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Law School Case Brief

United States v. Rabinowitz - 339 U.S. 56, 70 S. Ct. 430 (1950)


What is a reasonable search is not to be determined by any fixed formula. The Constitution does not define what are "unreasonable" searches and, regrettably, there is no ready litmus-paper test. The recurring questions of the reasonableness of searches must find resolution in the facts and circumstances of each case. Reasonableness is in the first instance for a trial court to determine.


A printer who possessed plates for forging overprints on canceled stamps was taken into custody. He disclosed that defendant Rabinowitz, a stamp dealer, was one of his customers who purchased large amounts of forged stamps. A warrant for Rabinowitz's arrest was obtained, but no search warrant was obtained. Rabinowitz was arrested. His one-room office was searched and forged stamps were seized. Rabinowitz was convicted in federal district court of altering obligations of the United States. The appellate court reversed the conviction, ruling that the officers should have procured a search warrant before searching Rabinowitz's office.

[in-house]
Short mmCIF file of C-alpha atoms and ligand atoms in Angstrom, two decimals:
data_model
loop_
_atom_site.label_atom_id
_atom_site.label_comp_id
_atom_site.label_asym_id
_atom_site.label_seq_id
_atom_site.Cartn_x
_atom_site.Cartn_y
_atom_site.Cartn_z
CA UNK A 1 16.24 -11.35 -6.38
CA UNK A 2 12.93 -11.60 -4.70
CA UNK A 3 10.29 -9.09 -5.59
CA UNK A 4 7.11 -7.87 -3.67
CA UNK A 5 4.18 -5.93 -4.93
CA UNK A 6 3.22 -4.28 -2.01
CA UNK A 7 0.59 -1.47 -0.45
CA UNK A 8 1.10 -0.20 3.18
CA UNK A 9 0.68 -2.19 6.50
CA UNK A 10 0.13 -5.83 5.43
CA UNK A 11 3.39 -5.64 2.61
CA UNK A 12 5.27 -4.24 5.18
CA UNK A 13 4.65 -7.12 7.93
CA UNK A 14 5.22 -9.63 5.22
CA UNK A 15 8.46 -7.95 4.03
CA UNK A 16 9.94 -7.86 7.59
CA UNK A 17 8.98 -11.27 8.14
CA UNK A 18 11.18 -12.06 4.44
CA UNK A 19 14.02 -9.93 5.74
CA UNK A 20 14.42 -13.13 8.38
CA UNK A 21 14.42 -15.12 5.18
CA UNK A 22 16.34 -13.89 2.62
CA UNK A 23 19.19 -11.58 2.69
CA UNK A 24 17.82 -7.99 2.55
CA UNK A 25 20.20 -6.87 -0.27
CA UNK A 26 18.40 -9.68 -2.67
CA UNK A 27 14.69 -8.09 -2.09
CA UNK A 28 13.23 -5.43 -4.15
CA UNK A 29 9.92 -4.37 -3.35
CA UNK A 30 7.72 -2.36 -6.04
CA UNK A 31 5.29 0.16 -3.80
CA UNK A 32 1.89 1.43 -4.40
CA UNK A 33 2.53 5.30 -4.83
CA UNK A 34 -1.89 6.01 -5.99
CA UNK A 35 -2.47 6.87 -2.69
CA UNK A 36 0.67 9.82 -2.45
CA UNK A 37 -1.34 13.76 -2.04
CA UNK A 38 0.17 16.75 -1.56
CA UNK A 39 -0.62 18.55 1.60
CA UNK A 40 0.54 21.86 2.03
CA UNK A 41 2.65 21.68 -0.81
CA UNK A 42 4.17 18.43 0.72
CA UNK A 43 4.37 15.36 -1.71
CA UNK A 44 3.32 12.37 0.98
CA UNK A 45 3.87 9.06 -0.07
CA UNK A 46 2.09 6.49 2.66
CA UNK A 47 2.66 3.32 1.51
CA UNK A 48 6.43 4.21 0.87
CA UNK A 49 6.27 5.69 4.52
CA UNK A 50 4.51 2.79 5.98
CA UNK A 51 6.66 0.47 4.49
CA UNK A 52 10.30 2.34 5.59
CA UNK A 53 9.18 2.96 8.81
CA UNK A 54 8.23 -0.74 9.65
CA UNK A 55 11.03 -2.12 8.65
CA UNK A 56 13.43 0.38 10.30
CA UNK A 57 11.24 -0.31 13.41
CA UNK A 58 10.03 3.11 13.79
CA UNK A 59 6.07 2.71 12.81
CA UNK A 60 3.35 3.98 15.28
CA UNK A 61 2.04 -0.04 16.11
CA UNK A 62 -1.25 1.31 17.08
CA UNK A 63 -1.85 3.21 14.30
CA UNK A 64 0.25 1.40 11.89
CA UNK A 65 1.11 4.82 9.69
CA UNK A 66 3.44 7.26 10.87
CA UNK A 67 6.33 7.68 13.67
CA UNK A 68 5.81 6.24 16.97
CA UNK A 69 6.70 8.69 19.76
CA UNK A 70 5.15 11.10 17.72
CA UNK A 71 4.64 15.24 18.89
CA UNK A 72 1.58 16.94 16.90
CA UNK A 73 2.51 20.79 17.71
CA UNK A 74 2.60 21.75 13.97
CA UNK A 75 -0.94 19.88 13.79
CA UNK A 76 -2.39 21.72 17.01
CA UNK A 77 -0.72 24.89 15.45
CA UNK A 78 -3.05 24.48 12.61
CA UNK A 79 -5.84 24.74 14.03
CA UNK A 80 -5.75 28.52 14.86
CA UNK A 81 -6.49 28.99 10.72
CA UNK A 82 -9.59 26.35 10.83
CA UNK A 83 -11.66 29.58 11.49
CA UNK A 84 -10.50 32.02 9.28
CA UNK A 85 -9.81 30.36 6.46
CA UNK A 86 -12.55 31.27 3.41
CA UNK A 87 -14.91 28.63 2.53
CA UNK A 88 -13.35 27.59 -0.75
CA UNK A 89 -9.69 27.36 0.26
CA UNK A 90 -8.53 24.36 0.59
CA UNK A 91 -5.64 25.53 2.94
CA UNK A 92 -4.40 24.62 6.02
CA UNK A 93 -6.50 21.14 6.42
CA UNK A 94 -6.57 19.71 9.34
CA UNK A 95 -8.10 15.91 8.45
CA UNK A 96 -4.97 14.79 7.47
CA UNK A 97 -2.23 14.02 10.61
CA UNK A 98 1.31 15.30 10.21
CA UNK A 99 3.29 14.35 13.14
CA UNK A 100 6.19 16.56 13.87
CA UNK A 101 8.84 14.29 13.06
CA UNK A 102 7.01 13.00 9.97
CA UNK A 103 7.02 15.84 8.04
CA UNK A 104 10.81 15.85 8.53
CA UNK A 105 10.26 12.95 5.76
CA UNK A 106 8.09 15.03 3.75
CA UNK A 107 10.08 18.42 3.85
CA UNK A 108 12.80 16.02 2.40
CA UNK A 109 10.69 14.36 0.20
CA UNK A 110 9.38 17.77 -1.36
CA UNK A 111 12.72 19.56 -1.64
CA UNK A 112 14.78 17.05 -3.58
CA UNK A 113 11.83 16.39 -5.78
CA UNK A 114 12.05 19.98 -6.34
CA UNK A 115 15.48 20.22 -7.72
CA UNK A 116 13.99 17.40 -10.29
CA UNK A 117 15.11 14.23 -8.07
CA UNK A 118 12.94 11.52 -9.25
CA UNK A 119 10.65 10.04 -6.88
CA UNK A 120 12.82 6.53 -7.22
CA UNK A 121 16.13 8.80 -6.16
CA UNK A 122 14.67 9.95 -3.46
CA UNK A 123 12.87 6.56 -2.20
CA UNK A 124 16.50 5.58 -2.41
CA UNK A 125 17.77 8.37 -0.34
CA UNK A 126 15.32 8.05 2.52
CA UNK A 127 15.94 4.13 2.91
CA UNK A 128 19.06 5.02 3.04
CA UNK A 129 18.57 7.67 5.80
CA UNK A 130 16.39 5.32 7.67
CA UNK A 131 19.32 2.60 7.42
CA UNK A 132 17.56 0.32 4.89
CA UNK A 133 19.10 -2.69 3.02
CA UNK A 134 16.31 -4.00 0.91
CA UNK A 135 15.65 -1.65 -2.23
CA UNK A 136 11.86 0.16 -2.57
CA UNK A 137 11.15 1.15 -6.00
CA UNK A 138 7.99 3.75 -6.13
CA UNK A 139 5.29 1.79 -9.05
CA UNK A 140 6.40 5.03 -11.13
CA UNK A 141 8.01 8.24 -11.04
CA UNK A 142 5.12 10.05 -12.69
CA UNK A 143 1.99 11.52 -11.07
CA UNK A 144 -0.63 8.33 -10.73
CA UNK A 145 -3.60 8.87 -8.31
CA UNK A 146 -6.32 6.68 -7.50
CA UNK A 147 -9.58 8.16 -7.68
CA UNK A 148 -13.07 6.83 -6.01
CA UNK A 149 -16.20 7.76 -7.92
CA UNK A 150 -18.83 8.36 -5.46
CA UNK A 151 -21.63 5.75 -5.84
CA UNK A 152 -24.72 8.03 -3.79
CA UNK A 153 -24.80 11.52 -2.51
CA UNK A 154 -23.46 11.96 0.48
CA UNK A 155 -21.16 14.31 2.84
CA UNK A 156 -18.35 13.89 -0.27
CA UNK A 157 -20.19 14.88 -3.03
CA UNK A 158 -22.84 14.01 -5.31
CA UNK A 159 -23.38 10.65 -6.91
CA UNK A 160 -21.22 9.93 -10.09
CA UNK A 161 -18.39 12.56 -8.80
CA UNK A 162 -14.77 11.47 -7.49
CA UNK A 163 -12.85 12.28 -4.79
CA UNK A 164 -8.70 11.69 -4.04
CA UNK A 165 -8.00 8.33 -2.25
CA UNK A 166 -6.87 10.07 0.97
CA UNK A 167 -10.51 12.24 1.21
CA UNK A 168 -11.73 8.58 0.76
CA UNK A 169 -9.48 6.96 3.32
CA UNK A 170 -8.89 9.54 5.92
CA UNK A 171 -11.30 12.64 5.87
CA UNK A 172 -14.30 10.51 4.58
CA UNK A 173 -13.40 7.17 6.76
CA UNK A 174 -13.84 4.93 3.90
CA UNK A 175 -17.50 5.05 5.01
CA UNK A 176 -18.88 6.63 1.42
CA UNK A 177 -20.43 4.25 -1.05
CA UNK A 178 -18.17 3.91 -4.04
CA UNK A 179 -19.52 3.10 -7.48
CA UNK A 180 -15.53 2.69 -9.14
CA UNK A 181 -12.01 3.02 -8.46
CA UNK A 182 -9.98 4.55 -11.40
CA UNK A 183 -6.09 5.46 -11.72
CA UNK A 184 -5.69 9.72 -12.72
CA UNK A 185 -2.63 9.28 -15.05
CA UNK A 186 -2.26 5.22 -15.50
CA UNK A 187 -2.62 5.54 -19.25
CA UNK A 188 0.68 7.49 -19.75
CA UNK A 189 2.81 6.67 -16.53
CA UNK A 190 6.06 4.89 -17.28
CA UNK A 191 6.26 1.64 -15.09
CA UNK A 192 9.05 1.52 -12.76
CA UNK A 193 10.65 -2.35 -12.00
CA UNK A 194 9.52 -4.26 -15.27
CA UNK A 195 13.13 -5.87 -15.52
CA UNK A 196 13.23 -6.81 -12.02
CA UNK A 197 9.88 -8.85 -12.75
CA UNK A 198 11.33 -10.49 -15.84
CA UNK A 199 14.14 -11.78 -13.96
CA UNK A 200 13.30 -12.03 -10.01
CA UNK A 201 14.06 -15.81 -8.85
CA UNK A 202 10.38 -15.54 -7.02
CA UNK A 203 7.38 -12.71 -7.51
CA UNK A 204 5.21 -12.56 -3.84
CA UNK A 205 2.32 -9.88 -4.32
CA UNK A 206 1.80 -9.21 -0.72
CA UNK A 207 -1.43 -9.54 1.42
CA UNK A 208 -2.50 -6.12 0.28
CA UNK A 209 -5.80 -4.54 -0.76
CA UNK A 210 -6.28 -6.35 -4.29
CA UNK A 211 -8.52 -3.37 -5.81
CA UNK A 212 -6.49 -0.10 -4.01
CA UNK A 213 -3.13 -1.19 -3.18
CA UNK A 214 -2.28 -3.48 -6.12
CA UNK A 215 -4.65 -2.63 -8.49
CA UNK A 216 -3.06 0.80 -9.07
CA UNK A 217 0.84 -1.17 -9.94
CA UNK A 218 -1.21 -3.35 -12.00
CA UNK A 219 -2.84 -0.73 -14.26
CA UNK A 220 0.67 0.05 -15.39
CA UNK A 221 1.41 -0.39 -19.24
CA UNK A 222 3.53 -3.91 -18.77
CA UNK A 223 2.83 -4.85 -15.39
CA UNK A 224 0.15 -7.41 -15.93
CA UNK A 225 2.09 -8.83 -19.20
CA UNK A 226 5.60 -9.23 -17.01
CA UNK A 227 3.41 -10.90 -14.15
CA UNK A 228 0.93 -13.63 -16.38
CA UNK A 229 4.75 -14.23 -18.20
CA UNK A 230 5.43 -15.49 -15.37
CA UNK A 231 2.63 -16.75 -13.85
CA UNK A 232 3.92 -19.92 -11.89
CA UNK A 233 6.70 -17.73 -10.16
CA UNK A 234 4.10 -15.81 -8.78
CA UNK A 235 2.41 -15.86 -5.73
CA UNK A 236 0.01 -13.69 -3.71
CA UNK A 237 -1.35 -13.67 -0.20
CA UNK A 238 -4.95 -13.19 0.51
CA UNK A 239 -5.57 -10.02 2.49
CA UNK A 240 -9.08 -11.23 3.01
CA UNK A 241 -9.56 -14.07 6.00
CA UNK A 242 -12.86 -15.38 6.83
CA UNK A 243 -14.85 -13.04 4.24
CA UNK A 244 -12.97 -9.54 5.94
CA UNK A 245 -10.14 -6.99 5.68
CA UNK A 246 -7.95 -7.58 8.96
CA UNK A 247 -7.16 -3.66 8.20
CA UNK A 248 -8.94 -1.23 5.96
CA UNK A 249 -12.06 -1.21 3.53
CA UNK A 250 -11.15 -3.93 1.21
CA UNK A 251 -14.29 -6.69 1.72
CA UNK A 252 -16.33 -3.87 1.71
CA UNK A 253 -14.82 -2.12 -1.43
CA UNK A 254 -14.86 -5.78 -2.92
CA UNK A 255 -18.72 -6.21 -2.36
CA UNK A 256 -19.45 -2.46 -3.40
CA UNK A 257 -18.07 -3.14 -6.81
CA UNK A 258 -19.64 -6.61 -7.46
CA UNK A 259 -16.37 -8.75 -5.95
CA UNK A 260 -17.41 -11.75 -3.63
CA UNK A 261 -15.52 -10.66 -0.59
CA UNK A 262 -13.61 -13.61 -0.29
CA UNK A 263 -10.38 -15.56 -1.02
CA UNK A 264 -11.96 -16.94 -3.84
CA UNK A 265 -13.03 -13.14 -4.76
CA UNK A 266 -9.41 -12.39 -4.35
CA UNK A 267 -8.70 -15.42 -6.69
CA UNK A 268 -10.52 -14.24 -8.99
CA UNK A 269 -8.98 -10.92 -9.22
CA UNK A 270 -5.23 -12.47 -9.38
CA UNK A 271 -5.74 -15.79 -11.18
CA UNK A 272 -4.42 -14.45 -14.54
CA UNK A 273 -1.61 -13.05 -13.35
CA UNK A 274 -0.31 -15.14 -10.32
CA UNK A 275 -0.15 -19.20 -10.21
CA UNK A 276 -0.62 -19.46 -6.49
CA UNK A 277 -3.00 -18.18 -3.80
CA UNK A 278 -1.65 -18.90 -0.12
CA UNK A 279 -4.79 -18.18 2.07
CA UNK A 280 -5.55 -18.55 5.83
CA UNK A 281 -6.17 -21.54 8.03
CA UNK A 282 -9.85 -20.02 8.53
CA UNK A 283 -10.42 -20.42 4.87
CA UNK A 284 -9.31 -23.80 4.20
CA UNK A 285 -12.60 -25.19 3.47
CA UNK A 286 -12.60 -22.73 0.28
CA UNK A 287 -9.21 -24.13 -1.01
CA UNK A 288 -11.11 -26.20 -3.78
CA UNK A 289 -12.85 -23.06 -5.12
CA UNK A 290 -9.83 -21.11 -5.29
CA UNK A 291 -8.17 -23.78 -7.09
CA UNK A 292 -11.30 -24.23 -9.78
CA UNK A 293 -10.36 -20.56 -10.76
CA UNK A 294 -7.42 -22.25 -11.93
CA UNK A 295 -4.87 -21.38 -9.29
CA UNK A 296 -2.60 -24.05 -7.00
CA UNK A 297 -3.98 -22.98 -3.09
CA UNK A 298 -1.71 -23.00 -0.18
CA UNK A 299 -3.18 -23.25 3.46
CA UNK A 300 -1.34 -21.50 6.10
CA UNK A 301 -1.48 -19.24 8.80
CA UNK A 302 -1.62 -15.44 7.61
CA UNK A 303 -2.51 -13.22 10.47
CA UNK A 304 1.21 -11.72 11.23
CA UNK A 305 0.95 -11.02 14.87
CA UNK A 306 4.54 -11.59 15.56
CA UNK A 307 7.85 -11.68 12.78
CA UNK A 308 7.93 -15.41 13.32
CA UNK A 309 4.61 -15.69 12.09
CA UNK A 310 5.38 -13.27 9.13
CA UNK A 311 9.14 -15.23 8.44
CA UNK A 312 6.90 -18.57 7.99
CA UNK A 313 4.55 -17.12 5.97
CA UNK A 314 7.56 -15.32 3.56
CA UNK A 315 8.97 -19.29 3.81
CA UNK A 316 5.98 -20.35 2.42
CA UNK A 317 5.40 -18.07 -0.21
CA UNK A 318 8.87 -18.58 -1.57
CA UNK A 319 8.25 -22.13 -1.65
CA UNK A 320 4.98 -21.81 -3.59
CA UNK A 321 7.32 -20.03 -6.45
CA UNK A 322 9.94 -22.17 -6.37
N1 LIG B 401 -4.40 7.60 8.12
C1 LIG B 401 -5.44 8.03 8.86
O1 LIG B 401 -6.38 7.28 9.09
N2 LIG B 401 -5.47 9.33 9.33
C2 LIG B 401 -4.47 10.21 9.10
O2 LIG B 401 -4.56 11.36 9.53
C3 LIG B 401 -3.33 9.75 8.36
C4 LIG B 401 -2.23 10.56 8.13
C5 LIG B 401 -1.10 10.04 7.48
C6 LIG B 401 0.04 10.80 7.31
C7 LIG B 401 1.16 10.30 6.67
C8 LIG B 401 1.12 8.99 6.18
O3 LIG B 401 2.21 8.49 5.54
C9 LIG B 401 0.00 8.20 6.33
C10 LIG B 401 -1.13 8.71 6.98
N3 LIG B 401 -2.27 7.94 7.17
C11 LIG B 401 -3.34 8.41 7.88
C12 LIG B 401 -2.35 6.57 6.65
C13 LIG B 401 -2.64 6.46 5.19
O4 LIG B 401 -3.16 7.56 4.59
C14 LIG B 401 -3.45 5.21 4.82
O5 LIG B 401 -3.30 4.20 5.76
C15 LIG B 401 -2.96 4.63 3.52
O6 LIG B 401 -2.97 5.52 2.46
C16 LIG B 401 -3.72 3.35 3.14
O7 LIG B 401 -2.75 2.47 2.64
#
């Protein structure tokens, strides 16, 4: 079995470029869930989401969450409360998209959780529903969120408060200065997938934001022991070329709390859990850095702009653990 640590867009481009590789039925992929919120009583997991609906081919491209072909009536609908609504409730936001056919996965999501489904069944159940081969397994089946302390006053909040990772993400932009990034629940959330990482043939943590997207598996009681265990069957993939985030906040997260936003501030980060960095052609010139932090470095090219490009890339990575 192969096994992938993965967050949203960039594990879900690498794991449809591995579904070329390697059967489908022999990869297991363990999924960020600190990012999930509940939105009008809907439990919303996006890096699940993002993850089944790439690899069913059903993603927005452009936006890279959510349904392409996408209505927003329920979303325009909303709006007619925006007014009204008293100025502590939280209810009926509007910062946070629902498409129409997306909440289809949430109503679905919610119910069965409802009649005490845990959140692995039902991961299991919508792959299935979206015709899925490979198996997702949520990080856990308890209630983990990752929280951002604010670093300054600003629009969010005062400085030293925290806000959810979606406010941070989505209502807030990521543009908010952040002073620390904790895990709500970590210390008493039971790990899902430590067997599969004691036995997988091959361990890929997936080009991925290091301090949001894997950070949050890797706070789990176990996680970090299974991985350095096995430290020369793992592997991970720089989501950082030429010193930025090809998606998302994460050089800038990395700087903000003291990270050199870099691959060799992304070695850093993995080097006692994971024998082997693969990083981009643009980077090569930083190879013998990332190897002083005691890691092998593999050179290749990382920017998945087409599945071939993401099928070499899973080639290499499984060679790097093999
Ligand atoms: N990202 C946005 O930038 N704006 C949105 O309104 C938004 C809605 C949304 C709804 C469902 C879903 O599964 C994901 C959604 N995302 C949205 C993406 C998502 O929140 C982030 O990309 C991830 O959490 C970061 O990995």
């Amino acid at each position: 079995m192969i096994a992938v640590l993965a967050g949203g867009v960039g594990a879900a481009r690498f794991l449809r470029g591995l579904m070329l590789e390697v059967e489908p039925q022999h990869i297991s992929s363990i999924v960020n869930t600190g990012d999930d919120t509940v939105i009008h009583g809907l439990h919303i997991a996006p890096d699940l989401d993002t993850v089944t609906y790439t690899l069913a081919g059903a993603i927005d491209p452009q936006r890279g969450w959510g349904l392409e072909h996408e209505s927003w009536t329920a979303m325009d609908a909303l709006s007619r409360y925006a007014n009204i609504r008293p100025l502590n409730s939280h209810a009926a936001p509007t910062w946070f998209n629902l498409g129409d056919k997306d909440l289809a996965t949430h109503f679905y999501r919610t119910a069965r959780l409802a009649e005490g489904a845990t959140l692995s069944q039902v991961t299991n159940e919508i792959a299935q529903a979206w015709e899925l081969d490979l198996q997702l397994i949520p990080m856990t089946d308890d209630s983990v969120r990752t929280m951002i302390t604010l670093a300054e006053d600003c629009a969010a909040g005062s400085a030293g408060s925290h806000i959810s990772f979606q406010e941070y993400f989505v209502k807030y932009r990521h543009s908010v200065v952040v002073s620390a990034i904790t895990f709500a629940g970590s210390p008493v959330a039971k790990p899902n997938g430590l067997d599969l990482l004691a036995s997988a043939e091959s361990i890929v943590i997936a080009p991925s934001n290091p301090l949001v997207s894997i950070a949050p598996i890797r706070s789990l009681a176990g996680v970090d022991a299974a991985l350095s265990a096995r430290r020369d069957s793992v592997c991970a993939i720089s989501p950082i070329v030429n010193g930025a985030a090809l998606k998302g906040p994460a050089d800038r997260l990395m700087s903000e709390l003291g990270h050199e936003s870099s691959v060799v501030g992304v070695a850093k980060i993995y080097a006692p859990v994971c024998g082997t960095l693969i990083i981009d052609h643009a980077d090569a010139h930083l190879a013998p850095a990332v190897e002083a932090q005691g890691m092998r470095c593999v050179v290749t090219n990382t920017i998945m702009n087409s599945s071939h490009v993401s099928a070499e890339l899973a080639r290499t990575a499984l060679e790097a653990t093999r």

Was the warrantless search of Rabinowitz's office lawful?




The Supreme Court of the United States reversed the appellate court's judgment and reinstated Rabinowitz's conviction. The Court held that the right to search the person incident to an arrest had always been recognized in the United States and in England. The arrest was valid and the validity of the search without a warrant incident to the arrest was dependent initially on the valid arrest. The Court held that a reasonable search incident to an arrest conducted without a search warrant was permissible.

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